Editor's note: This article originally appeared on Virgin.com as a collaborative article by the Ashoka team. The report contextualises and explores the mission and impact of Ashoka
In 1950 Detroit was an engineering hub: home of Ford Motorcars and the heart of the American auto industry. In 2013 the city filed for bankruptcy, in the largest such claim in US history.
The first half of the 20th century saw a massive period of growth for the city – in 1930, at the peak of the industry, the workforce comprised 90,000 people. The city seemed to embody the American dream, a hub of both large and small manufacturers, a hive of industry and the classic fantasy of urban development.
By the millennium the entire municipality had fallen apart. Between 1950 and the present day the population has shrunk 63 per cent. The violent crime rate in the city is five times the national average and an astonishing 40 per cent of the city streetlights don’t work. The decay in the city seems infectious.
Bill Drayton, founder of Ashoka, claims Detroit as the perfect illustration of standing still. He attributes the failure to survive to the failure to adapt, “The world up to now has been organised for efficiency and repetition, think assembly line, think law firm… and that has made sense […]But it doesn’t work anymore, it’s failing, really badly.”
Drayton claims that the rate of change in society is accelerating faster than ever before. The capacities and responsibilities of governments, employers, workers and individuals are changing at an alarming pace. “Two to three decades ago, Computer Aided Design eliminated 40 per cent of what architects do, soon 50 to 60 per cent of what doctors and nurses do is going to be automated – this is going to keep happening”, predicts Bill. He observes “The world up to now has been organised for efficiency and repetition, think assembly line, or think of a law firm… and that has made sense.”
For Bill a large part of this static mentality is embedded in the education system. “School has been about giving people a set of knowledge, a set of skills, and an associated set of behaviour patterns, and then work is organised so you do that for the rest of your life.”
The toxic cycle of repetition is ingrained in models from classroom syllabi to habits of personal consumption. It is this cycle that is both driving us towards, and failing to equip us for, the looming social, environmental and political disasters. And yet, as Bill notes “our daily experience is totally the opposite from the world of repetition”.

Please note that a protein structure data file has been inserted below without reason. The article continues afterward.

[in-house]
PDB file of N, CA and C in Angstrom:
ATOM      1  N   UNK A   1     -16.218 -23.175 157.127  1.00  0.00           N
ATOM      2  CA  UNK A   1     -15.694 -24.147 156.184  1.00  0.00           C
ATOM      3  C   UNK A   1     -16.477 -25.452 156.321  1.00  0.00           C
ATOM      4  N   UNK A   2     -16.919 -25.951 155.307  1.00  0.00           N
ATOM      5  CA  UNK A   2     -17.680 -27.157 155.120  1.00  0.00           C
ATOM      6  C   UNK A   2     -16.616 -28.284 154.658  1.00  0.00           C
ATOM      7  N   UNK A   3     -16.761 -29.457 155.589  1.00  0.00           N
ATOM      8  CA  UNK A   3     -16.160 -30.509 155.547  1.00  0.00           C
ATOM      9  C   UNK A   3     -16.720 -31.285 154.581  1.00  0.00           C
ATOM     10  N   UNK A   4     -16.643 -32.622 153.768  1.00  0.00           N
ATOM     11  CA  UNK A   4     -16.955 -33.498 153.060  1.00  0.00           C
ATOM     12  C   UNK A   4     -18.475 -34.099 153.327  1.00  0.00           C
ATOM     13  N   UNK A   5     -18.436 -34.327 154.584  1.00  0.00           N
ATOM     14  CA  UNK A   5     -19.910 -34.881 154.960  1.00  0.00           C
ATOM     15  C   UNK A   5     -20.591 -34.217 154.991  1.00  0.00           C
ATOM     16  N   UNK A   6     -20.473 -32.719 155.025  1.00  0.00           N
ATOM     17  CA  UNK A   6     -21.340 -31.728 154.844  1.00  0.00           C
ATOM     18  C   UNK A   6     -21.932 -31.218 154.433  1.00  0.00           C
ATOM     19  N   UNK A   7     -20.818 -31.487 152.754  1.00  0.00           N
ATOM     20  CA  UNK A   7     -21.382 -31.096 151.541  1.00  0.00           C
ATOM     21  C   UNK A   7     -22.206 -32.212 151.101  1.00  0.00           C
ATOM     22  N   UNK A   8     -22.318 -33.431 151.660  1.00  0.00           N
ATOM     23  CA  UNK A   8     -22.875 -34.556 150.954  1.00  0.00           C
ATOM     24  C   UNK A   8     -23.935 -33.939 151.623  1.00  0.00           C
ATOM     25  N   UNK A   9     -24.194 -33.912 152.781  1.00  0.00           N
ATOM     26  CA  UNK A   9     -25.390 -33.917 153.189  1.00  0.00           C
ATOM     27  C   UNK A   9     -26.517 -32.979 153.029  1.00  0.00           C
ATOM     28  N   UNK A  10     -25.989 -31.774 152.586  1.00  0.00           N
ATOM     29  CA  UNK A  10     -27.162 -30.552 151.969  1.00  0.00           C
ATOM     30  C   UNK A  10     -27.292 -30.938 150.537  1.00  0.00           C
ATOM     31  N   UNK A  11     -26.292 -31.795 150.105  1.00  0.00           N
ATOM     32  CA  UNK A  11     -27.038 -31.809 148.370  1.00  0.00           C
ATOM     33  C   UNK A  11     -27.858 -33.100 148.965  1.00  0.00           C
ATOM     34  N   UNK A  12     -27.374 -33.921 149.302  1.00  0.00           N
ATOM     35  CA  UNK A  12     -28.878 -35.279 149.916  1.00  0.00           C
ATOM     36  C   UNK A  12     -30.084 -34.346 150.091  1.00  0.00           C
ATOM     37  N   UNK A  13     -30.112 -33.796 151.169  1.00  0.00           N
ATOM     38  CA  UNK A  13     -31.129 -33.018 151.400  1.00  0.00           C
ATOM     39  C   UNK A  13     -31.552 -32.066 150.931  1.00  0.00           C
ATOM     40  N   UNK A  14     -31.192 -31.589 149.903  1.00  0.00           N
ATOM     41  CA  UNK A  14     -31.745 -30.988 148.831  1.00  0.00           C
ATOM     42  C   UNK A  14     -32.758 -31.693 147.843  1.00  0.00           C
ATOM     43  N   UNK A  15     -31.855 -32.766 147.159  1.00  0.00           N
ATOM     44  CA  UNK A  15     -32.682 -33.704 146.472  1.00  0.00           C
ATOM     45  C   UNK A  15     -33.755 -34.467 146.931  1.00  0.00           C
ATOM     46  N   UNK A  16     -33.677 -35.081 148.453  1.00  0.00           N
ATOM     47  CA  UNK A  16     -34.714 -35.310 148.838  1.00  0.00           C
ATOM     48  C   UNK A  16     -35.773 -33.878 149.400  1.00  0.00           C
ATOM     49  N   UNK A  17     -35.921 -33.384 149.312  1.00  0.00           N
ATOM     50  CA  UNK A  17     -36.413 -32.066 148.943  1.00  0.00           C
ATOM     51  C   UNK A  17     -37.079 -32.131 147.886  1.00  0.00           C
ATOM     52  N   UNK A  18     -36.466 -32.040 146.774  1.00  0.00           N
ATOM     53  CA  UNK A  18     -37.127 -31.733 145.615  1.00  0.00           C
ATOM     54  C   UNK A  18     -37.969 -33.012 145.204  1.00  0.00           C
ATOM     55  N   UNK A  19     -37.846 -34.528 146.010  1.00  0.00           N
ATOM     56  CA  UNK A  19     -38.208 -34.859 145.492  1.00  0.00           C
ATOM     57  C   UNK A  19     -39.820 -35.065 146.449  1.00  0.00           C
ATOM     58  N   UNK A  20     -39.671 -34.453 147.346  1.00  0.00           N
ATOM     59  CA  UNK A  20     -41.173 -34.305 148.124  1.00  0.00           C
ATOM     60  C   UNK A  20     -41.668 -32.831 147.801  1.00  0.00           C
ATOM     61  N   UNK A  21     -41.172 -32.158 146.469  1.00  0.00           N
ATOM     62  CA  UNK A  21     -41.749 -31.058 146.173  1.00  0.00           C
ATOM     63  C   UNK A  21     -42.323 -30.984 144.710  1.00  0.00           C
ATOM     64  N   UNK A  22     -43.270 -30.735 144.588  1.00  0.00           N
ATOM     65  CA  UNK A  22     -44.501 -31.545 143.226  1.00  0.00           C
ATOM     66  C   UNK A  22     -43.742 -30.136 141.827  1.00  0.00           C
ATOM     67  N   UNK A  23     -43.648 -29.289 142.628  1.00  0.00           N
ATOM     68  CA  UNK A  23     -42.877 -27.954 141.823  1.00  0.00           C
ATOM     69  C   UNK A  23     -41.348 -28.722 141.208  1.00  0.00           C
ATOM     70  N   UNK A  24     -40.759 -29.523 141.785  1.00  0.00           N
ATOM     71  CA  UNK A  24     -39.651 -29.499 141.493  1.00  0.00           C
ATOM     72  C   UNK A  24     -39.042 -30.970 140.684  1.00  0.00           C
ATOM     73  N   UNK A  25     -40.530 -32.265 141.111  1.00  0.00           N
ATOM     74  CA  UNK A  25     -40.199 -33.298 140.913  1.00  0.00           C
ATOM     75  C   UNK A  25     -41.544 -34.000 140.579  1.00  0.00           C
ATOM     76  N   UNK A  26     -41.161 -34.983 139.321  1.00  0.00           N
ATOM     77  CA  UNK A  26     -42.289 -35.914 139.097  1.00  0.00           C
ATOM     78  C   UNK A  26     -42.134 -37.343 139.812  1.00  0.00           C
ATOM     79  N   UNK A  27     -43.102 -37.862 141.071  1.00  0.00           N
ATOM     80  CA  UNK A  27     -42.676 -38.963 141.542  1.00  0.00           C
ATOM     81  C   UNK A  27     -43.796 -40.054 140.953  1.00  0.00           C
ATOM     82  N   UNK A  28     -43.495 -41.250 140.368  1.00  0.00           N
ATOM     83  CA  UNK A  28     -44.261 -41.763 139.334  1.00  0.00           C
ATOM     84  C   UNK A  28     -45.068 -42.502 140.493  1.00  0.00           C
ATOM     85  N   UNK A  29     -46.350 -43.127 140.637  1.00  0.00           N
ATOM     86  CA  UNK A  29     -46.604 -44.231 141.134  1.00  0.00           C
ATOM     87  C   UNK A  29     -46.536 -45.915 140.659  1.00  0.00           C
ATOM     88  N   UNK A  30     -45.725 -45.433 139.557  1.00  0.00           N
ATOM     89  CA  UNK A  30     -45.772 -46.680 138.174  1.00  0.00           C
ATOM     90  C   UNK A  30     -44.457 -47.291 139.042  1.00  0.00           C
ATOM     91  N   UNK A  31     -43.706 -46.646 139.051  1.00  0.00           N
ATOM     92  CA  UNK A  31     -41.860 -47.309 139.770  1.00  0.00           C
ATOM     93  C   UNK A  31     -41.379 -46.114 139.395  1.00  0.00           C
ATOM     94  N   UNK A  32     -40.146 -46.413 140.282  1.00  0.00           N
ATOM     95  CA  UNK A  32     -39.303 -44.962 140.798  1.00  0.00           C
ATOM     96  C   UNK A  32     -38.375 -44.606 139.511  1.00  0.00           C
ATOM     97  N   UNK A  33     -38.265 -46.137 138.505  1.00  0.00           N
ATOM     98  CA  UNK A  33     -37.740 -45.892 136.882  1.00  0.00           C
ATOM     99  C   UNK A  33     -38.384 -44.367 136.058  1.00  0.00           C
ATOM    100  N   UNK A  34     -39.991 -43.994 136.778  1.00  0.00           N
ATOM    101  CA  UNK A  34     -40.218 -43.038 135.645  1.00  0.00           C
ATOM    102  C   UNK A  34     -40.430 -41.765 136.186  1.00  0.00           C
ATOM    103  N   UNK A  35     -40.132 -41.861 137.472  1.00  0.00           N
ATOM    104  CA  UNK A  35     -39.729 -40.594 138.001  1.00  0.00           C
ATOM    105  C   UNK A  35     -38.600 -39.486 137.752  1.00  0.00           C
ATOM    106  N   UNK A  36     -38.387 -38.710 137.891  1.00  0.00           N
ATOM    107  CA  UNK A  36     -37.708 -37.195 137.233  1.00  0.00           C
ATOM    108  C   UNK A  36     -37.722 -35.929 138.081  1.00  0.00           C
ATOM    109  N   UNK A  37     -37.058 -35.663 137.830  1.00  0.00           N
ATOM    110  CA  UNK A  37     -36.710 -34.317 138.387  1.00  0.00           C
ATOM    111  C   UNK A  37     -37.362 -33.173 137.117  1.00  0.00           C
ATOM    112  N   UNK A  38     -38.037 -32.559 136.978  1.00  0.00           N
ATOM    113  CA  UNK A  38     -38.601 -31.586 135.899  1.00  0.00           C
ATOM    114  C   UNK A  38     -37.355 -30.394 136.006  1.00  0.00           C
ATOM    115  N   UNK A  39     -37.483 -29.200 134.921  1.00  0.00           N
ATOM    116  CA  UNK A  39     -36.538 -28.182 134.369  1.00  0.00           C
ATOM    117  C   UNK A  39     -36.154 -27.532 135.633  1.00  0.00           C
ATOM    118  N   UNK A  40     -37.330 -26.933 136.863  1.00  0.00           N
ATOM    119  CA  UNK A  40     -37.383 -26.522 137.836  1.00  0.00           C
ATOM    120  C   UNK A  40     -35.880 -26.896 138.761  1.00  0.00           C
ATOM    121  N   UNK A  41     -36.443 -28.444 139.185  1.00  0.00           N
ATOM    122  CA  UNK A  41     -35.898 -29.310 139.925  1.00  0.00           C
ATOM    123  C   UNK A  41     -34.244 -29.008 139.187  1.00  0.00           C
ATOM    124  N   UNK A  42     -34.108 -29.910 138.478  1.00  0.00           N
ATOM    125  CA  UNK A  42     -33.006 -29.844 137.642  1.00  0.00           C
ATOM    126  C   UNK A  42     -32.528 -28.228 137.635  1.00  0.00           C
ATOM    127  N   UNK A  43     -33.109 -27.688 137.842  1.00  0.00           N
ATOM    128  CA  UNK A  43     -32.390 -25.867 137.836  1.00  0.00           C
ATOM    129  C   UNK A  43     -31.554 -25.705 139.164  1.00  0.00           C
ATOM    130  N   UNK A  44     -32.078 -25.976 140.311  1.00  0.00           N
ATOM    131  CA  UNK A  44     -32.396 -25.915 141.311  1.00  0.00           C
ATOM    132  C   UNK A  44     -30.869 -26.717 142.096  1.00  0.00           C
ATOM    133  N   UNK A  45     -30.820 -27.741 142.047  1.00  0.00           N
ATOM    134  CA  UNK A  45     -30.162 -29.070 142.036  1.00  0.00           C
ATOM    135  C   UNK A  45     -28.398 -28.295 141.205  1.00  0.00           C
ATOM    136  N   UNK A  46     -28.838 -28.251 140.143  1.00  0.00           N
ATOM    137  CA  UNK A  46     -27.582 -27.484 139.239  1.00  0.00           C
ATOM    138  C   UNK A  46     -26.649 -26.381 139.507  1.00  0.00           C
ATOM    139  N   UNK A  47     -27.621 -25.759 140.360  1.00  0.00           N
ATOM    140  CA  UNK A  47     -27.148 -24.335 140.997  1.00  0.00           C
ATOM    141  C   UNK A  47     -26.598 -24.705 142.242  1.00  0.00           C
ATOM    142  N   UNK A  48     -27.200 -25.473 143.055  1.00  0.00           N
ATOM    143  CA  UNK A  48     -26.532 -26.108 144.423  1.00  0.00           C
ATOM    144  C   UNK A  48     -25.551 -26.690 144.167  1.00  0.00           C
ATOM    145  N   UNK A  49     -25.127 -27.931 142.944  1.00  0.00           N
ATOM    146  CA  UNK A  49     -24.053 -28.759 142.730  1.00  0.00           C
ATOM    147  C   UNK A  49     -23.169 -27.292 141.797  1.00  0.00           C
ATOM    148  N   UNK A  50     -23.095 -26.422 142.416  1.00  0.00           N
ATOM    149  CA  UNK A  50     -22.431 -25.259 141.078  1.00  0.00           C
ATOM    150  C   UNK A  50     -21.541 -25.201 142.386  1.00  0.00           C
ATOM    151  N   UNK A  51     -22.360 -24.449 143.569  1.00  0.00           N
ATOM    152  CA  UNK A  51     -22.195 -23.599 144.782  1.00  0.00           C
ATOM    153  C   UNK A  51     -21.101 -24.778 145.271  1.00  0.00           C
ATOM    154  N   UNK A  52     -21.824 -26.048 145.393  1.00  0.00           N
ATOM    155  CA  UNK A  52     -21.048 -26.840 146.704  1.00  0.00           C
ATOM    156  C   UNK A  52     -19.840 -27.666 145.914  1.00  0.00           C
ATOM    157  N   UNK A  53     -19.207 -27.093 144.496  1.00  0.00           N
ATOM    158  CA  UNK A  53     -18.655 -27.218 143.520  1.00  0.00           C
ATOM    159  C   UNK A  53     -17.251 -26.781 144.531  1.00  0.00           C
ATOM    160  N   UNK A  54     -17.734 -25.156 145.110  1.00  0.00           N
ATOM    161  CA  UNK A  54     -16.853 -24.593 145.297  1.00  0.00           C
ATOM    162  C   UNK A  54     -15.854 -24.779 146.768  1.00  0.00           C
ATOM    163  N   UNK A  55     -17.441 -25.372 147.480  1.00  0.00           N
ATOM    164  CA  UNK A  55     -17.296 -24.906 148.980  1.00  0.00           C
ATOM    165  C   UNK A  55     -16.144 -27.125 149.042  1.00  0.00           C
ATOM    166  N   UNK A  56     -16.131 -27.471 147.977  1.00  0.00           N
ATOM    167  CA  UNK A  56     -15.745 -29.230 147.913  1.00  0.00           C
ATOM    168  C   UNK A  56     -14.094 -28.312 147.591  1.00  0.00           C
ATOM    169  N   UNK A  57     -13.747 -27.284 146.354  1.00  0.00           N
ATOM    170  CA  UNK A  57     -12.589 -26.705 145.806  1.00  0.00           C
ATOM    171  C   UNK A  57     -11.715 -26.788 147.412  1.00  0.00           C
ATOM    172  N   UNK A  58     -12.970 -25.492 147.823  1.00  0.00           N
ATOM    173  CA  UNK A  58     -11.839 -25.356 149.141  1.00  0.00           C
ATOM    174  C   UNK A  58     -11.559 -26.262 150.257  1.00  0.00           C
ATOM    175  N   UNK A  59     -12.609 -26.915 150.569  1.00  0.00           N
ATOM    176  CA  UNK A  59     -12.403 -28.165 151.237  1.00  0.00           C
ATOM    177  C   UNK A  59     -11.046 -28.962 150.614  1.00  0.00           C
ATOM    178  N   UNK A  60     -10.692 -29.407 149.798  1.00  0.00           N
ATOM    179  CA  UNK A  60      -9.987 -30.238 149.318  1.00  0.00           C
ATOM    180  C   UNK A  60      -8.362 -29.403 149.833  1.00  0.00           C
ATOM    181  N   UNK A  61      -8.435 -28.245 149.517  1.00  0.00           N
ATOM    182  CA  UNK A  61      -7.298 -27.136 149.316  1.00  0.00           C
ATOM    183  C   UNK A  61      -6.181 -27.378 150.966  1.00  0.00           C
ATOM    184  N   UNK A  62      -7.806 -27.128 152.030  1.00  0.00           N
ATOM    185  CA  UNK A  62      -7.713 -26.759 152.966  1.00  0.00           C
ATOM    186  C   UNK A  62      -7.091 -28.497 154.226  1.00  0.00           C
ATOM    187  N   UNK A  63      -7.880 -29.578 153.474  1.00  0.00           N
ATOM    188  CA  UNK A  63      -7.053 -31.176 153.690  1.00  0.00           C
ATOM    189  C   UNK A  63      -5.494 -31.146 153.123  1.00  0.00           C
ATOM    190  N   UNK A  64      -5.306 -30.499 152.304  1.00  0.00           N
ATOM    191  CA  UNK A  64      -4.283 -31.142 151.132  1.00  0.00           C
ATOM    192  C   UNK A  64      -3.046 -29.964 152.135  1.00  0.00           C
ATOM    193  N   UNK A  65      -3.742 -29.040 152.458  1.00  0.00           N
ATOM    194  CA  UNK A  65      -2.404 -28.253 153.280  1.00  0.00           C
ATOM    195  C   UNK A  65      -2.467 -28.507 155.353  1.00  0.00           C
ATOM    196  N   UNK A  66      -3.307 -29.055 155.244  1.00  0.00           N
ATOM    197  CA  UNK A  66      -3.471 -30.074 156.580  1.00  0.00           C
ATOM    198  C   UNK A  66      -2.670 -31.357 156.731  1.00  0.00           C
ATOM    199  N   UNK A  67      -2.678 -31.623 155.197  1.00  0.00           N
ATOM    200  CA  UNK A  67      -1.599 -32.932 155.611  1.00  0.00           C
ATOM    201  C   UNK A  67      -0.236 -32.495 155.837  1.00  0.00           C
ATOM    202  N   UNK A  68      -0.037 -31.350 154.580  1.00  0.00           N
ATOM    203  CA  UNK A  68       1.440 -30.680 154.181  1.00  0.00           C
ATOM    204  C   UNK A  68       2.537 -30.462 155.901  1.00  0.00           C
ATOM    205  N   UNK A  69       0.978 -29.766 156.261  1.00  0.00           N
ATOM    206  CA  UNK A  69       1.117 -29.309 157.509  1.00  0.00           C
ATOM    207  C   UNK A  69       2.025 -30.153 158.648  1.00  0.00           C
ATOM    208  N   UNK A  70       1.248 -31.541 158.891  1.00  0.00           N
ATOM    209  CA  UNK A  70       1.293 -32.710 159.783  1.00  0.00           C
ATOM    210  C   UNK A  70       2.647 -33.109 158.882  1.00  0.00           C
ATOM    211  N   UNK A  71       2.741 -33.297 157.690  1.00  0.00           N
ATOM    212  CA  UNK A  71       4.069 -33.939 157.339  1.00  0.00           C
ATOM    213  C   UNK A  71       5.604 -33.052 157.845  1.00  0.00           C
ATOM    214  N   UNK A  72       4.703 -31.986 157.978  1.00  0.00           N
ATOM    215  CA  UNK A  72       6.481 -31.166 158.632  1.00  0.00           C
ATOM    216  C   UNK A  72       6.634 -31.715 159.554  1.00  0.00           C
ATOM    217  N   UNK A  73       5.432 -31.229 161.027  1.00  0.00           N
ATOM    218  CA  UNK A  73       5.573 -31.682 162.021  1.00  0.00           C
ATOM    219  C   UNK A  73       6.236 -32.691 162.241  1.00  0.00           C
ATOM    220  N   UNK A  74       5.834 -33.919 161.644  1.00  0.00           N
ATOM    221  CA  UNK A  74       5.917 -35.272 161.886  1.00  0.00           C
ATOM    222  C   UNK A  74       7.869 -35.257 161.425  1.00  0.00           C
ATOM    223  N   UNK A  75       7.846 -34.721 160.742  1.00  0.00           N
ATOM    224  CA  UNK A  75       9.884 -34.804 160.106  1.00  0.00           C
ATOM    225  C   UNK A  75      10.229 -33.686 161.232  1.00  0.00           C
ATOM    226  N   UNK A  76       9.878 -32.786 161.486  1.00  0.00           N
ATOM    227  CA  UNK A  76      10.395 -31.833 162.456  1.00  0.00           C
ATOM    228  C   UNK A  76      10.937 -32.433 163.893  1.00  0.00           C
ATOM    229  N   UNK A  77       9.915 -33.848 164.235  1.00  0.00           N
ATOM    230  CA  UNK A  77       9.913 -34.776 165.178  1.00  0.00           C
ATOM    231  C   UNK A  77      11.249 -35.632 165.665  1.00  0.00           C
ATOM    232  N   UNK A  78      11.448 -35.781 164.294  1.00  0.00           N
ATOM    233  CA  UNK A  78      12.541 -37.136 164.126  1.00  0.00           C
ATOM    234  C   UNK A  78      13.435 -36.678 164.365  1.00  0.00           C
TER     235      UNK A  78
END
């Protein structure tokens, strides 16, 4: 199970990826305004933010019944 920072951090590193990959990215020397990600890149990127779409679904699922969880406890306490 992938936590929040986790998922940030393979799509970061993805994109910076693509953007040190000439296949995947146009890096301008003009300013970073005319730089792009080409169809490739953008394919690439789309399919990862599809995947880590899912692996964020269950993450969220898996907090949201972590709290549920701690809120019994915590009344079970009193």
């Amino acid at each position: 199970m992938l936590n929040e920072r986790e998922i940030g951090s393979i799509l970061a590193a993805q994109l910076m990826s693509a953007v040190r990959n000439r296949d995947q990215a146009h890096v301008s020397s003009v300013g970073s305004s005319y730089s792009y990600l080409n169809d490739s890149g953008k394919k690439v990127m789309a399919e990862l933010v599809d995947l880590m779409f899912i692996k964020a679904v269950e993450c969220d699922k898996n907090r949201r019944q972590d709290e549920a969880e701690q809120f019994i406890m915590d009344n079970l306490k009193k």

For Bill and Ashoka more broadly, the key to adapting to our environments and the wider challenges facing us as a society, lies in an unexpected place: empathy. Empathy lies at the core of activating citizens and societies and as a skill, is the greatest tool available to tackle problems on both an individual and societal level.
To date 20 per cent of the world’s population consumes 80 per cent of its resources. Every year, 13 million hectares of forest disappear and one billion people have no access to clean drinking water.
The crisis is looming and in order to tackle it we need to empower people on a worldwide scale across divisions of race, gender and class, because as Bill explains, “Everyone is powerful in a world in which everyone is a changemaker.”
The first step on the journey is in education – “mindset change is really important […because…] you get to a moment when the whole framework has to change: things are different and the measures are different.” Intervening, equipping and empowering at a young age is the key to developing this paradigm shift.
Ashoka has an international fellowship of over 3000 such changemakers and a presence in the lives of thousands of school children, but at the core of each entrepreneur is a resilience and innovation.
As Drayton summarises, “You’re not creating something that’s going to repeat, the moment you create it, it’s got to be self-evolving… companies that don’t see that are finished. Otherwise it’s Detroit in 10 years or two years.”